How to take advantage of you as your best risk management tool

How to take advantage of you as your best risk management tool

Farm consultant Kate Burke says you are your most precious risk management tool.

Farm consultant Kate Burke says you are your most precious risk management tool.


Farm consultant Kate Burke says you are your most precious risk management tool.


You are your most precious risk management tool.

That's according to Think Agri founder and consultant Kate Burke, who said the message was universal; it didn't matter whether you were farming in Scotland, Saudi Arabia or Elmore in Victoria, or whether you were farming sheep, cattle or crops - "you're the best risk manager".

Speaking at a recent Agriculture Victoria webinar, Ms Burke asked attendees to list their biggest concerns on farm.

The most common answers were markets and the weather, and other results included pests, drought, land prices, management, health, and so on.

She then asked the crowd to think about which items on their list they actually had control over, which they could influence and which they had no control or influence over.

"Did you notice the things we talk about a lot - markets and weather - are the things we have the least control over?" she said.

She then asked what the audience thought they could do to shift the focus of their thoughts to matters they could actually control.

"Is it possible to consciously focus on what we can control and observe what we can't and not get too tied up in it?" she said.

"It's not easy but the good news is that it is actually possible."

Ms Burke said one piece of advice she received from her mother a long time ago was that you couldn't control other people's behaviour.

"[At the time] I didn't believe her but [20 years later] I realised she was right and the last few years I've really honed in on that," she said.

"So if you're 30 years old or younger, save yourselves 20 years of pain and take notice of it."

She said understanding how you individually think through things and what frame of mind you were in before making big decisions was extremely helpful.

She called this your "thinking landscape", and said there were four different places you might be.

"You might spend most of your time in your head, where you're there in the real world but you're just really busy," she said.

"You might be in an unpleasant place, feeling really stuck, and it's hard to get on with the job when you're really stuck and tired.

"Some people are just optimistic and think everything is going to be okay, and unfortunately that 'it won't happen to me' attitude isn't always the best approach.

"And then there's the grounded, resilient side, where you can make good decision, manage your thoughts and deal with what you can control."


She said it was easy to make good decisions if you were in that grounded and resilient head space.

"You don't always have to be there but when you are making big decisions, it's important to be grounded," she said.

"If you are in the swamp, I encourage you to talk to someone like your GP."

She said those that were fearful of failure or who had a hard time imagining the future were the ones that didn't take opportunity.

"When coming out of drought and you're presented with a year like what's happening for a lot of people now, you've got a huge opportunity in both livestock and cropping to take a lot of profit but it takes guts to make some decisions and to spend money and put yourself on the line," she said.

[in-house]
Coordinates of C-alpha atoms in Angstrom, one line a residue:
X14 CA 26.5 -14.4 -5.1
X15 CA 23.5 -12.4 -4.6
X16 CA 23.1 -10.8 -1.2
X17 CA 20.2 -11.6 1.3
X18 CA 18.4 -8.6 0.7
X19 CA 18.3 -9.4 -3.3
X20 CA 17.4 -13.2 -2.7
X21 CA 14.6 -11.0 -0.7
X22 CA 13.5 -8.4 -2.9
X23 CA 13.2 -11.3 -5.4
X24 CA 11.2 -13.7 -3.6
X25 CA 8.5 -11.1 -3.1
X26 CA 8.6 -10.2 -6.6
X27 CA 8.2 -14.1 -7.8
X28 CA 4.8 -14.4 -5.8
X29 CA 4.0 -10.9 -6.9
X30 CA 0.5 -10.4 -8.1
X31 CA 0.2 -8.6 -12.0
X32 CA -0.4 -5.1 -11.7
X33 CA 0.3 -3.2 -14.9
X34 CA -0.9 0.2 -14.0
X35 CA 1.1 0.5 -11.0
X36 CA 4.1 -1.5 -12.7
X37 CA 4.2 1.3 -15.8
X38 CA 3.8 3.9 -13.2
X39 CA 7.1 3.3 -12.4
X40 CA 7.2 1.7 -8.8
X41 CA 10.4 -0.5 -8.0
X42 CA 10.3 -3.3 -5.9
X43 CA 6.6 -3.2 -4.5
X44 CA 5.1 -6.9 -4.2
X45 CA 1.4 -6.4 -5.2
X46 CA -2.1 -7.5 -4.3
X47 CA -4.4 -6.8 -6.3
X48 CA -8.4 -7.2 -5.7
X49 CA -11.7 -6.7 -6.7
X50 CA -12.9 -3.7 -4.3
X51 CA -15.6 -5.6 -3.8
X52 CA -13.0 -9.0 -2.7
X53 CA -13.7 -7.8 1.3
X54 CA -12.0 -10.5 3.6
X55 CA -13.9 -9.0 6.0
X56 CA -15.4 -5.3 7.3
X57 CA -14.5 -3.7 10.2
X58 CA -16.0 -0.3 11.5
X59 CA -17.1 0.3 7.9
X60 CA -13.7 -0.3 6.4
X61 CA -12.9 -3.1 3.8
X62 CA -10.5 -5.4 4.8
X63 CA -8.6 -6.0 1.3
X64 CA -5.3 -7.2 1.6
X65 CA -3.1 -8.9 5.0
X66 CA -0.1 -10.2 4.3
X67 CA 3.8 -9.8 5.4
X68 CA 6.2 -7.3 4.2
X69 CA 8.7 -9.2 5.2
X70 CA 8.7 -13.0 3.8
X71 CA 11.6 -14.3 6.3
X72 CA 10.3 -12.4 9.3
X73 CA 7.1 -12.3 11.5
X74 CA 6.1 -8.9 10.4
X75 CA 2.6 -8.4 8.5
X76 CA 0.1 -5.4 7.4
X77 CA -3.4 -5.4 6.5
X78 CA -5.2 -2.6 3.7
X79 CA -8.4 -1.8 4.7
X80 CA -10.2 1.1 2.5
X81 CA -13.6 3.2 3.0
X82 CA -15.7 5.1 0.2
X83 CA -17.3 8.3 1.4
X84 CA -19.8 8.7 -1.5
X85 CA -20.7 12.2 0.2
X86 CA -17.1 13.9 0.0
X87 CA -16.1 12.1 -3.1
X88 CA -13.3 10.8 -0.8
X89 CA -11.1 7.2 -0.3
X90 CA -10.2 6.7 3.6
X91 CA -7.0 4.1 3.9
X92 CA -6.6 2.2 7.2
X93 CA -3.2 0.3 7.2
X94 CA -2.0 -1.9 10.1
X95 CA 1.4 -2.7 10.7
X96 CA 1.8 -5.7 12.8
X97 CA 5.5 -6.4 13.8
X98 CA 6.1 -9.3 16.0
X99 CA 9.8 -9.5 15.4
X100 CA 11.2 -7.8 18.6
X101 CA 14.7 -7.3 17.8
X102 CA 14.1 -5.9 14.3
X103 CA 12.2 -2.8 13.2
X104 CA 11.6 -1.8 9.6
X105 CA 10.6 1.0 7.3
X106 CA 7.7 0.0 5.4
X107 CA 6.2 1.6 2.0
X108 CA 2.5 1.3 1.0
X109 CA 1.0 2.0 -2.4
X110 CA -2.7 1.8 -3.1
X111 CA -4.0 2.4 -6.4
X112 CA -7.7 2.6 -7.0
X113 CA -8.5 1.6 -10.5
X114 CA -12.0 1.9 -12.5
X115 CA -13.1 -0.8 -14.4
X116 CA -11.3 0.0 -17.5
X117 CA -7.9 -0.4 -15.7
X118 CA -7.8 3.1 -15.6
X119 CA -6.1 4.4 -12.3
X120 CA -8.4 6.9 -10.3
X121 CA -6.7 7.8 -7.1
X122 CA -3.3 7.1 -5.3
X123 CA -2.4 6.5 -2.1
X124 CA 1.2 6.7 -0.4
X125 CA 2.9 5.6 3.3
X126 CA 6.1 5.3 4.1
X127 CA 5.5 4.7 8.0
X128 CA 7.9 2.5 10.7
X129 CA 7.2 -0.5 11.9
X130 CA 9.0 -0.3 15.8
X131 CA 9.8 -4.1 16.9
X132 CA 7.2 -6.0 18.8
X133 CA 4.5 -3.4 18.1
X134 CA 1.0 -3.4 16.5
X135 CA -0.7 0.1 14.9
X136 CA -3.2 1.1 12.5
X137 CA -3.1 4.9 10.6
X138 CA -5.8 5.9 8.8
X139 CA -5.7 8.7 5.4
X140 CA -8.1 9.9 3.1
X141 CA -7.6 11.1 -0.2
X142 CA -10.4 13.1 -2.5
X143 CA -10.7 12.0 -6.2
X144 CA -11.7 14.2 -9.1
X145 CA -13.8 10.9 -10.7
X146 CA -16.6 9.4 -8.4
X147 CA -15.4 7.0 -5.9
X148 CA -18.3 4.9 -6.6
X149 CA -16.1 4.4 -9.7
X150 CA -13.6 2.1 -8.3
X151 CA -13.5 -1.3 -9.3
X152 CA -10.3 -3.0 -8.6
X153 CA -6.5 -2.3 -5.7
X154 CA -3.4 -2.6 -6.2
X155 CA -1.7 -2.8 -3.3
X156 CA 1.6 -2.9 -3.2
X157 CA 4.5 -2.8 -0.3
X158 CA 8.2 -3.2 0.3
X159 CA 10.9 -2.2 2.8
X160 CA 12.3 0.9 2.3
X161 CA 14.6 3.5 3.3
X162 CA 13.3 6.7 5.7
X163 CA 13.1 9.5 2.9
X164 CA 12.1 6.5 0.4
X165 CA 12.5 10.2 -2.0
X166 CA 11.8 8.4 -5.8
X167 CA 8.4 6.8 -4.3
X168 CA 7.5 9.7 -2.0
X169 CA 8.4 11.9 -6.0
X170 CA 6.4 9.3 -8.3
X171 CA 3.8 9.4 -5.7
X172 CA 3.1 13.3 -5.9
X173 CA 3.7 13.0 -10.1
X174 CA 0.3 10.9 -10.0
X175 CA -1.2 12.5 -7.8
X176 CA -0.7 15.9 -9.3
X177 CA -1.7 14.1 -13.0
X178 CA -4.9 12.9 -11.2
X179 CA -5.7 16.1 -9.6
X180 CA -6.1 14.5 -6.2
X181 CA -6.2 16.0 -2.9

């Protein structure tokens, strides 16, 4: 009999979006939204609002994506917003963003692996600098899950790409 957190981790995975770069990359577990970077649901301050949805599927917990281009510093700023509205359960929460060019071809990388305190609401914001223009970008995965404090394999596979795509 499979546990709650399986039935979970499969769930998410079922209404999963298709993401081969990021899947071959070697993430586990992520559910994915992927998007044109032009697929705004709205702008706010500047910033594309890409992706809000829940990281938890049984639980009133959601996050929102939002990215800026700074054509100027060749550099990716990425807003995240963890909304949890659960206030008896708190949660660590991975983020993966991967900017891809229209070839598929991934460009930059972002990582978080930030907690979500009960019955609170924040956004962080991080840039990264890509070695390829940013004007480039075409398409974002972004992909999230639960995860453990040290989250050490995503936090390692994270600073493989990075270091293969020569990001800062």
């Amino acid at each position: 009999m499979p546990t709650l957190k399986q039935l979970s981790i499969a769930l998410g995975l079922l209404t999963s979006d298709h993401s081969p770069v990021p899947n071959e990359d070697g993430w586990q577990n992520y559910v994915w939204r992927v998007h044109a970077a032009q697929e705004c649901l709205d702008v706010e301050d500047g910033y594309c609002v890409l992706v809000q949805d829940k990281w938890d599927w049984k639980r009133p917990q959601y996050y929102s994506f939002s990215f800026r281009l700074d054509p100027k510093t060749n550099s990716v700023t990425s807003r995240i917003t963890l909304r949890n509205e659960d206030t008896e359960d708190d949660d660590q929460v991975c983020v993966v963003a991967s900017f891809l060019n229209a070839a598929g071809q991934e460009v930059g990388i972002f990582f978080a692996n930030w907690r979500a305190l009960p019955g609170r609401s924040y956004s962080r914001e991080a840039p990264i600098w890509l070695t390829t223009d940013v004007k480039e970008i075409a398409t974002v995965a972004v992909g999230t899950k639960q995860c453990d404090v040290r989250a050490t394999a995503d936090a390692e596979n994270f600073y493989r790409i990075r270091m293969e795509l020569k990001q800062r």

Ms Burke said there were three key qualities to an effective manager who was able to manage their risk.

"They've got to be good at producing stuff, whether it's crop production or efficient livestock production," she said.

"They're profit focused and good at money; they understand things like depreciation, and don't make decisions that put a noose around their neck.

"And they're capable people that are good with people."

She said the pursuit of profit and risk management started with self management and emotional intelligence, which was where you were aware of yourself and others and had the ability to motivate and manage yourself and relate to others.

"There's hard data that correlates farm performance to emotional intelligence," she said.

She referred to the two sides of the brain - the rational side and the limbic system - and said decisions had to be made using both sides.

"We're trying to make decisions on stuff we don't really know about; we don't know what's going to happen," she said.

"The message is we need to engage our rational brain to help us with our self management, and this is where data and information are really useful."

She said one way to do this was to stop thinking about the risks and instead think about the possibilities.

"Be less fearful of the adverse events because they're going to happen anyway," she said.

"If you plan for a frost, is that going to impact whether it will happen or not? No.

"But having thought through the possibility, is that going to reduce your risk? Yes."

She recommended using what you already knew to plan for the unknown, as well as any available tools.

"It's pretty risky just to rely on our own brain and gut feel to make half a million dollar decisions," she said.

Start the day with all the big news in agriculture. Sign up here to receive our daily Farmonline newsletter.


From the front page

Sponsored by